Despite Some Optimistic Assessments, Doubt Still Haunts Solar Sector
With prices for solar certificates still unsteady, industry group questions if this is a correction or a crash.
Scott Weiner is troubled by a lot of the rhetoric he hears about New Jersey's efforts to promote solar energy, particularly what he called the pejorative terms used to describe incentives and subsidies supporting the sector.
According to the past president of the Board of Public Utilities (BPU), "Where we are today should be a cause of celebration."
Weiner made that statement to a group of state officials and industry executives at a meeting in Bordentown on Friday, where the chief topic was how the state should finance its programs to spur greater reliance on clean energy sources, such as solar, and ways to reduce energy consumption in the state.
"There's a market; there's a demand," said Weiner, who is also a former commissioner of the state Department of Environmental Protection (DEP) said. "It's successful."
That argument has been somewhat overshadowed by a steep decline in prices for solar renewable energy certificates (SRECs), which owners of solar systems earn for the electricity they generate. The cost of those certificates is ultimately passed on to ratepayers by their energy suppliers. Businesses and homeowners also pay a surcharge on their electric and gas bills to fund more than $300 million in clean energy programs.
The expense of both has triggered criticism from businesses in New Jersey, which pay about 64 percent of the money raised for the programs, as well as from the Christie administration, which questioned the high costs in a draft energy master plan released this past June.
Still, even according to the draft plan, the cost of the clean energy programs is barely noticed by ratepayers. It raises electricity costs by less than three-tenths of a cent for residential electric customers and far less for residential gas customers.
Weiner and solar advocates told an advisory group to the BPU to not lose sight of the big picture, mentioning the benefits solar systems bring to New Jersey. These include lowering peak load demand at times when energy prices are highest and providing a distributed fuel source, which reduces congestion on the power grid, another crucial way to lower energy prices for consumers and businesses.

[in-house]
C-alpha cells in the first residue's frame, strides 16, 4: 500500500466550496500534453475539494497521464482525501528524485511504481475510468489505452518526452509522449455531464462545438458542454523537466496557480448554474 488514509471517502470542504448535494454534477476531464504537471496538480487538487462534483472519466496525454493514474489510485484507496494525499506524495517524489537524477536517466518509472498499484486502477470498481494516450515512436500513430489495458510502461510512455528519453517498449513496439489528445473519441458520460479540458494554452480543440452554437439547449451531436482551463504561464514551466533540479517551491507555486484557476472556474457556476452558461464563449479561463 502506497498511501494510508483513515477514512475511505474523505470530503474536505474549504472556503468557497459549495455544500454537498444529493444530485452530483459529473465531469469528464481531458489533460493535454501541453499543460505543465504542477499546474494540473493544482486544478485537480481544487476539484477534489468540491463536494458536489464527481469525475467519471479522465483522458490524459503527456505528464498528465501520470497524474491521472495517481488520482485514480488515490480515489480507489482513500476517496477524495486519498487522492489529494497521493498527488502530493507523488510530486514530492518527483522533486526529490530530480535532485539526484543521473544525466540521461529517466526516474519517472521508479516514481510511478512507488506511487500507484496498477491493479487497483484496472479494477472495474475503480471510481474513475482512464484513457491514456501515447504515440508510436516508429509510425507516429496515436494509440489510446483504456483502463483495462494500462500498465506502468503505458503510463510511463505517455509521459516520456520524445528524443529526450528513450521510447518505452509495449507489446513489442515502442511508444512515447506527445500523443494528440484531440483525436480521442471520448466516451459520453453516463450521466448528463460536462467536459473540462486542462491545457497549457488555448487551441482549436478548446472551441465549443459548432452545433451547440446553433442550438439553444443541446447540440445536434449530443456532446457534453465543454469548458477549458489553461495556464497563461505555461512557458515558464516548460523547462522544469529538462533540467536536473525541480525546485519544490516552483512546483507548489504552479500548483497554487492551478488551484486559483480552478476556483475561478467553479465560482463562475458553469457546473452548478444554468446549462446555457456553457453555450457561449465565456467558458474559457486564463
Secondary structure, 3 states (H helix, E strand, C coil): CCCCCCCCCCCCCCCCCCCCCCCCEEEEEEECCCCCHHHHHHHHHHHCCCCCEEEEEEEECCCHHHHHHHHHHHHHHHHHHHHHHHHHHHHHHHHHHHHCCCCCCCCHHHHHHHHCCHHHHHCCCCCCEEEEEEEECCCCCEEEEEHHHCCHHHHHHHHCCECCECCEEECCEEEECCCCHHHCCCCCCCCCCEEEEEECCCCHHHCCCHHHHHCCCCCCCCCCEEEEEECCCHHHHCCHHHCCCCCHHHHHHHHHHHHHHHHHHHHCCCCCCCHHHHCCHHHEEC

Another benefit: jobs. With more than 10,000 installations, New Jersey is behind only California in the number of solar arrays on homes and businesses, a growth over the past decade that has created an estimated 17,000 jobs, according to Lyle Rawlings, vice president of the Mid-Atlantic Solar Energy Industries Association, an industry trade group, and the owner of a solar firm based in Flemington.
Nonetheless, Rawlings said the sector needs help from state government.
"What is happening in New Jersey is a question of whether this is a market correction or a market crash. No one knows," said Rawlings, who urged state officials to take steps to halt the decline in prices for the certificates.
While many worry about the steep drop in SREC prices, others argue that is a good thing, because as solar costs drop, so does the expense borne by residents and businesses.
Oversupply and Demand
The volatility in New Jersey's solar market—and the drop in prices-- has been blamed on an oversupply of SRECs, a situation most attribute to the lucrative incentives offered by both New Jersey and the federal government in the form of subsidies and tax credits, which have attracted many investors to the state looking for a quick return on their investment.
Against that backdrop, BPU President Lee Solomon has suggested funding clean energy programs from a revolving loan fund, a step he and others have said could lower the subsidies ratepayers pay to finance solar projects and ways to cut energy use. That proposal, however, got little support from a hand-picked advisory group the agency chose to explore new ways of financing clean energy efforts.
The group concluded that such a revolving loan fund would have to be financed by a large infusion of capital, a big hurdle given the state's current budget constraints and a drying up of federal money, which has helped other states finance such funds.
Rawlings and other industry officials are pushing the board to accelerate the requirement that energy suppliers need to purchase more of the electricity they supply to customers from solar systems, an approach the advisory group endorsed, as long as it is done on a one-time basis. They also want to expand electric utility-sponsored programs that encourage installation of solar systems.
"This is all about jobs," said Joe Joyce, a vice president at Ray Angelini, Inc., an electrical contracting and engineering firm. He noted that his company has 40 projects that are on hold because investors lack the confidence to invest in solar.
Beyond accelerating how much solar energy suppliers must purchase, Joyce urged the board to begin segmenting big grid-connected solar projects from those that are deployed on small businesses and homes. This, he said, would prevent an oversupply of certificates.
After the conclusion of the meeting, Solomon said the board is considering all options on what it needs to do with the solar sector.